There is one answer to all these questions that can make the task less daunting: start small! That is good advice for many endeavors, but particularly for portfolios because there are so many factors to consider, develop and manage over a long period of time. In the final section of this chapter (Can I do portfolios without all the fuss?) I will elaborate on how you can get your feet wet with portfolios and avoid drowning in the many decisions described below.
How you answer the many management questions below depends, in part, on how you answered earlier questions about your purpose, audience, content and process. Return to those answers to help you address the following decisions:
By the nature of the purposes of portfolios -- to show growth, to showcase excellence -- portfolios are meant to be shared. The samples, reflections and other contents allow or invite others to observe and celebrate students' progress and accomplishments. A portfolio should tell a story, and that story should be told.
Students should primarily be the ones telling their stories. As students reflect on the balance of their work over some period of time, there is often a great sense of pride at the growth and the accomplishment. By telling their own stories students can take ownership of the process that led to the growth and achievement. Assessment is no longer something done to them; the students are playing an active role through self-assessment.
Furthermore, others will be able to recognize and celebrate in the growth and accomplishment of the students if their work is communicated beyond the borders of the classroom. A portfolio provides a unique vehicle for capturing and communicating student learning. Parents tend to learn more about their children's abilities and propensities through a portfolio than they do through the odd assignment that makes it home and into the parents' hands. Moreover, other interested members of the school and local community can recognize and celebrate the accomplishment.
Finally, the portfolio can provide an excellent tool for accountability. Parents, educators and community members can learn a great deal about what is happening in a classroom or school or district by viewing and hearing about the contents of these stories. Perhaps more importantly, the student and teacher can uncover a vivid picture of where the student was, where she has traveled to, how she got there and what she accomplished along the way -- a fascinating and enlightening story.
Of course, deciding how to tell the story will be influenced by the intended audience. For example, presenting a collection of work to a teacher who is already familiar with much of the content will likely require a different approach than presenting that work as part of a college application.
In some classrooms, a portfolio is used much like other assignments as evidence of progress towards or completion of course or grade level goals and standards. In such cases, the only audience might be the teacher who evaluates all the student work. To effectively communicate with the teacher about a body of work, the student may be asked to write a brief introduction or overview capturing her perceptions of the progress (for a growth portfolio) or accomplishments (for a showcase portfolio) reflected in the collection of work. Teachers who assign portfolios not only want to see student work but want to see students reflect upon it.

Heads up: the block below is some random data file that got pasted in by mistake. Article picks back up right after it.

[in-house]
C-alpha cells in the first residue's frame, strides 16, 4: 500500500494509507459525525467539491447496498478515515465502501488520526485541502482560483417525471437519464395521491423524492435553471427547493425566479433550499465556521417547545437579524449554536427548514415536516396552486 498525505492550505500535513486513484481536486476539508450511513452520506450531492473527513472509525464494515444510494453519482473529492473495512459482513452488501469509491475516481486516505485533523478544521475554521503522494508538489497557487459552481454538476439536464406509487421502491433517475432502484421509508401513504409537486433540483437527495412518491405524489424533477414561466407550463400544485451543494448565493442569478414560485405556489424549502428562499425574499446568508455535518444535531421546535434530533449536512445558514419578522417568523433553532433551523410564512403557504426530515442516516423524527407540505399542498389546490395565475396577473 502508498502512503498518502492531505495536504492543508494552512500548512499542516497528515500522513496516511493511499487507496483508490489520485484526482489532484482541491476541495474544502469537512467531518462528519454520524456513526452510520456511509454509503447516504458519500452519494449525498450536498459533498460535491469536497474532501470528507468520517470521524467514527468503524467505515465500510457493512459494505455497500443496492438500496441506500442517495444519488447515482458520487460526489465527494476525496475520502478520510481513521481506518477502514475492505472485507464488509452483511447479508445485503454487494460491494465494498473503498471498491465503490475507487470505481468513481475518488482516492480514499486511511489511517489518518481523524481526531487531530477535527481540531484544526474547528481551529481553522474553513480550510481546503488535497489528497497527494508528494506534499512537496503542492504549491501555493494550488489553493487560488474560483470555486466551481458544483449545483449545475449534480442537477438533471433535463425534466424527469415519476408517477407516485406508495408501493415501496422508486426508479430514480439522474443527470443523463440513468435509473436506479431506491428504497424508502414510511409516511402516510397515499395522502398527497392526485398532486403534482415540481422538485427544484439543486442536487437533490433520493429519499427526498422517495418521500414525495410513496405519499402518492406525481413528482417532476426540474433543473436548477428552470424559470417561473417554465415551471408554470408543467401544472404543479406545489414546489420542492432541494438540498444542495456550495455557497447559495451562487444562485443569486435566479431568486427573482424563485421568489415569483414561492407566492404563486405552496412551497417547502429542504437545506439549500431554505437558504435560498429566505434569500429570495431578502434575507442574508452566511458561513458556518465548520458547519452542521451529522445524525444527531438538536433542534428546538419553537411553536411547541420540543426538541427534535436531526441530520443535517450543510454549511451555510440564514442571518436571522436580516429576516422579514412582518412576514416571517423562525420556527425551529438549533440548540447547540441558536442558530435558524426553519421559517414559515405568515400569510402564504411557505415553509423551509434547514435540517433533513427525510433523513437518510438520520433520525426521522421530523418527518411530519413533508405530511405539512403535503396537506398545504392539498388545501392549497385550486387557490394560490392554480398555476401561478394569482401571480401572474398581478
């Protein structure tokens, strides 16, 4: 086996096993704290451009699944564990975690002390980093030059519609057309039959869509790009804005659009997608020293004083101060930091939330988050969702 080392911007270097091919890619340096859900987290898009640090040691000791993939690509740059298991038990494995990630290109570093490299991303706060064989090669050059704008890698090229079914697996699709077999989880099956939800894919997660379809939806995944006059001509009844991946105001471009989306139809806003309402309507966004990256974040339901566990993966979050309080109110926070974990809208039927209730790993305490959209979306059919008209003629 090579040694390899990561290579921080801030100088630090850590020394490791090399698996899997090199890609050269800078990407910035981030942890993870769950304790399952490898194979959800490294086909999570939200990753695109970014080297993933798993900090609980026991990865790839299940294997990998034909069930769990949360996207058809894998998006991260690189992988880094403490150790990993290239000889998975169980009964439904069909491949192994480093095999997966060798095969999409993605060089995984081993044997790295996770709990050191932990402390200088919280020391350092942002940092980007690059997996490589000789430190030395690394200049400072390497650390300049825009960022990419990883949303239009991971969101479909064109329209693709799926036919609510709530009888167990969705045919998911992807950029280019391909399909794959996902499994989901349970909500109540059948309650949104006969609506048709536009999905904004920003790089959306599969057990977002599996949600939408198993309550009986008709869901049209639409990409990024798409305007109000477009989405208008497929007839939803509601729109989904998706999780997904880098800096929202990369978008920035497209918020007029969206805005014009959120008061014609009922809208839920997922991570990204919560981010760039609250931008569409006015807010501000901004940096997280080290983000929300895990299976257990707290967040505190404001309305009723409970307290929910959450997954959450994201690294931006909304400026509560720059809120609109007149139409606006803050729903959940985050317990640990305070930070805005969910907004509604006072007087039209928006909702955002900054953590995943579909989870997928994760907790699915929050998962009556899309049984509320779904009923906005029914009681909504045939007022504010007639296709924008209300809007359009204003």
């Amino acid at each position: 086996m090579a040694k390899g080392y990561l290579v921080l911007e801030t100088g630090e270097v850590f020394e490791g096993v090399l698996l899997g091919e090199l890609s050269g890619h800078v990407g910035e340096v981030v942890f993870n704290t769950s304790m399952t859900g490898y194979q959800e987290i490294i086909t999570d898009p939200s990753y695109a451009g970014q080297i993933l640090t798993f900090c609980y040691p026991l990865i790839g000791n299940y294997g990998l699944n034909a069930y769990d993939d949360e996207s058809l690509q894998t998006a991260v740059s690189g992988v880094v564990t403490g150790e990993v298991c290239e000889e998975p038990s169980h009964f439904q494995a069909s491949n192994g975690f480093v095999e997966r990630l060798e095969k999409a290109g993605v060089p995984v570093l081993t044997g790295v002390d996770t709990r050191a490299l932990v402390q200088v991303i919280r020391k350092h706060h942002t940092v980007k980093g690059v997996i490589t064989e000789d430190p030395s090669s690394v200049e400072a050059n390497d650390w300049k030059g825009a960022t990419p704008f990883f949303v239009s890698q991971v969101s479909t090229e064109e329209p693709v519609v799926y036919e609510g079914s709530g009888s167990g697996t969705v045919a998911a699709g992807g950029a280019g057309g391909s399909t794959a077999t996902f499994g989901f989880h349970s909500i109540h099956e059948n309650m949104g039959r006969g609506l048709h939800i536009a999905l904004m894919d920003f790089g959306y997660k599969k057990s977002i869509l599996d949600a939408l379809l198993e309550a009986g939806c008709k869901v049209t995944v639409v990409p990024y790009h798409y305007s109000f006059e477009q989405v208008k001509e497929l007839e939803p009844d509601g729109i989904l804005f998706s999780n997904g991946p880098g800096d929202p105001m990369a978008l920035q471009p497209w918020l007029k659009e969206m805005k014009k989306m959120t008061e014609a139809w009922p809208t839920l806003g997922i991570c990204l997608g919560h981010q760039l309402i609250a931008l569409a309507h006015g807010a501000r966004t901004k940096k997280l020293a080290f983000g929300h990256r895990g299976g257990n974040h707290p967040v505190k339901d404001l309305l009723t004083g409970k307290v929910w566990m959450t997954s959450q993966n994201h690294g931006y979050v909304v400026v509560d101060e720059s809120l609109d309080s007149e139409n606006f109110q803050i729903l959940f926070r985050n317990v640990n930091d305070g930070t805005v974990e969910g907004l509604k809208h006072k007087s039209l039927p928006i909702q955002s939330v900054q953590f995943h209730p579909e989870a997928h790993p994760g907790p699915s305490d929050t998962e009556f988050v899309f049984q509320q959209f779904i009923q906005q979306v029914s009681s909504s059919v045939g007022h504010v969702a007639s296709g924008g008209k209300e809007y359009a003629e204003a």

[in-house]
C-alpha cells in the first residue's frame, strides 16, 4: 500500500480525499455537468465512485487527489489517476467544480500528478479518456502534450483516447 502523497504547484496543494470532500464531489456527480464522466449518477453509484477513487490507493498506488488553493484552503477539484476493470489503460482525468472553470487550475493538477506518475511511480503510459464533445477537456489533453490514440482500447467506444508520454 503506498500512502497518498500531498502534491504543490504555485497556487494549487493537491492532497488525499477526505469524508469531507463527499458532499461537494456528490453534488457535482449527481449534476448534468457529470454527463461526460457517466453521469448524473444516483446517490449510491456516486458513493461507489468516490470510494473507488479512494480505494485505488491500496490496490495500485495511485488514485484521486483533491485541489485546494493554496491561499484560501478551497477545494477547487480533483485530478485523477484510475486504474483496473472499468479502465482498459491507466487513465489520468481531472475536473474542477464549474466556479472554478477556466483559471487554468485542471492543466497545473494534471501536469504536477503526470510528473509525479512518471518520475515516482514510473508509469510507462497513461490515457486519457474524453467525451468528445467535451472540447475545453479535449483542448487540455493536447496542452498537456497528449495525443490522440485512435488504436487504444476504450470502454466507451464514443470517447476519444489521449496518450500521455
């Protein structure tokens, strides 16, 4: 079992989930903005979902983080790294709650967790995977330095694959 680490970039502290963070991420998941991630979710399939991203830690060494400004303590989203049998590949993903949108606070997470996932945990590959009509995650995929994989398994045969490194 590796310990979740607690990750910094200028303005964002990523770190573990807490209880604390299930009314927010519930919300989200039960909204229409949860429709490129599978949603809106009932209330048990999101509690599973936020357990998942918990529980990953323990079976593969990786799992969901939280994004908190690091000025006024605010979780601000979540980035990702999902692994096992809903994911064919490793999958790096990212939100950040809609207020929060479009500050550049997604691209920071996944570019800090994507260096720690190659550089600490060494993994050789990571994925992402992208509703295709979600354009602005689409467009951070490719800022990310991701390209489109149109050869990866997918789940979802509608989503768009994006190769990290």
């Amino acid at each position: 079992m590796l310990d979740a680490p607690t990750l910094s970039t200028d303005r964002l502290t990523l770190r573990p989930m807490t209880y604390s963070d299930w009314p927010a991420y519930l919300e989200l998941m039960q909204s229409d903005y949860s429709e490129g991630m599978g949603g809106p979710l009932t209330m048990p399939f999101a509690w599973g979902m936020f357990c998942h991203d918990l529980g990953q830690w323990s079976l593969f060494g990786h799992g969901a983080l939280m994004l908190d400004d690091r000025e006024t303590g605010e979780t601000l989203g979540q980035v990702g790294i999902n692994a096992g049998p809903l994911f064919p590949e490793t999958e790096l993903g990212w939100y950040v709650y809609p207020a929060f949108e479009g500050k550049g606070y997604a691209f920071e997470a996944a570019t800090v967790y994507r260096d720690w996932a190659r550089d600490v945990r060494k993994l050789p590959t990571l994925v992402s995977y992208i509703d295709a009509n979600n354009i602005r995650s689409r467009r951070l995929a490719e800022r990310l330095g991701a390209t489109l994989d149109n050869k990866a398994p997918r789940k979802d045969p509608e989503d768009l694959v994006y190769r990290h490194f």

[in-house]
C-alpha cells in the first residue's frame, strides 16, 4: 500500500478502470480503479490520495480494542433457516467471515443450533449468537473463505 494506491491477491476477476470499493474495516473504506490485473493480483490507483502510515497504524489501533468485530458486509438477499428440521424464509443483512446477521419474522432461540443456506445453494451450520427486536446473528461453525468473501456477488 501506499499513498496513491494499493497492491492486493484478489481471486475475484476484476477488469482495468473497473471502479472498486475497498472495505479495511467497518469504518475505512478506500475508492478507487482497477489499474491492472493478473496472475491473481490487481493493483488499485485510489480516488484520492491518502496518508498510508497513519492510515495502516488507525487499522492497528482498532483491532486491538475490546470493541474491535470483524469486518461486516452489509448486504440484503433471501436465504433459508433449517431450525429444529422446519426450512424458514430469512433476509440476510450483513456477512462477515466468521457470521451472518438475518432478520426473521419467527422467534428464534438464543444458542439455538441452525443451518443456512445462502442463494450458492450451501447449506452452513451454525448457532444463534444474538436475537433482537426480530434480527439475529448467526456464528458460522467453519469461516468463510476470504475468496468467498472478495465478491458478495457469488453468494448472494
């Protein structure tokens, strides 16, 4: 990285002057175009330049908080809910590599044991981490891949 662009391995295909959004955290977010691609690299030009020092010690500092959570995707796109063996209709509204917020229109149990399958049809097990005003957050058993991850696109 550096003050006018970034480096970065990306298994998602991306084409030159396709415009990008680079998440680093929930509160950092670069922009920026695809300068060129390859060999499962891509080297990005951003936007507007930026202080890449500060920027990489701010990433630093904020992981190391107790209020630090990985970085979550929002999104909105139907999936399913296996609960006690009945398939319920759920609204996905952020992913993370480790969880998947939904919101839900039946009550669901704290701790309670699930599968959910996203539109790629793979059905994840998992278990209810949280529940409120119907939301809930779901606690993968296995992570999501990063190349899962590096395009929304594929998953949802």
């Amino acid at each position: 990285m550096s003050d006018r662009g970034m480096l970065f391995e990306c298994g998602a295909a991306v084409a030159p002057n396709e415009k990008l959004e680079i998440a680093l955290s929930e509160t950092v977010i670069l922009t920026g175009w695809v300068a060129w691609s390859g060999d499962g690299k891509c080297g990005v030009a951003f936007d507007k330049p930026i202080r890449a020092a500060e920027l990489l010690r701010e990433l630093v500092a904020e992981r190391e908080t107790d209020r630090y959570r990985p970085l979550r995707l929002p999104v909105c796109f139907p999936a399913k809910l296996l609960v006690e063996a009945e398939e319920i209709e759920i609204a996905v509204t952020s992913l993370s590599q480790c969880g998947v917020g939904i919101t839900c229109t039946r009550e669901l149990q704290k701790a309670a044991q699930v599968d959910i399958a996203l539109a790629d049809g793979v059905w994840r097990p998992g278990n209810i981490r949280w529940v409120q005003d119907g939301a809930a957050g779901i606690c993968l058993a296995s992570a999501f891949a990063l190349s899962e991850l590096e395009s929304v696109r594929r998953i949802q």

As a classroom assessor, the teacher also has the benefit of communicating face-to-face with each student. Such conferences take a variety of forms and vary in their frequency. For example,
Additionally, classmates can serve as an audience for a portfolio. Particulary for older students, some teachers require or encourage students to present their portfolios to each other for feedback, dialogue and modeling. For example,
As students hear themselves tell each other about the value and meaning of their work it will become more valuable and meaningful to them.
As many of us have experienced with our own children, parents sometimes only receive a small, fragmented picture of their children's school work. Some work never makes it home, some is lost, some is hidden, etc. It can be even harder for parents to construct a coherent picture out of that work to get a real sense of student growth or accomplishment or progress toward a set of standards.
Portfolios provide an opportunity to give parents a fuller glimpse of the processes and products and progress of their children's learning. Many teachers intentionally involve the parents in the development of the portfolio or make parents an audience or both.
For example, to involve parents in the process,
To share the portfolio with parents,
A Portfolio Night also provides an opportunity for other members of the school or larger community to view student portfolios. The portfolios may simply be on display to be sampled, or students might guide other audiences through their work.
Similarly, during the school day students can share their portfolios with students from other classes or with school personnel.
An external audience for student work can serve to motivate students to give more attention to and take more seriously their performance. First, it may give more legitimacy to assigned work. If the work is to be externally reviewed, it suggests that it is not simply "busy work" that provides a grade but that it is something authentic valued outside the walls of the classroom. Second, some students may take more care in their work when they believe a new, different, and perhaps expert audience will be viewing it.
To extend the audience beyond the classroom, school and family, teachers have adopted a variety of approaches, including
Just as we do not expect children to write or speak well without considerable instruction and practice, it is not reasonable to expect students to effortlessly and effectively share their stories without some help. Teachers have devised a number of strategies to prepare students to communicate with the target audience. Some such strategies include
As with all of the elements of portfolios described above, how and when evaluation is addressed varies widely across teachers, schools and districts. Take, for example,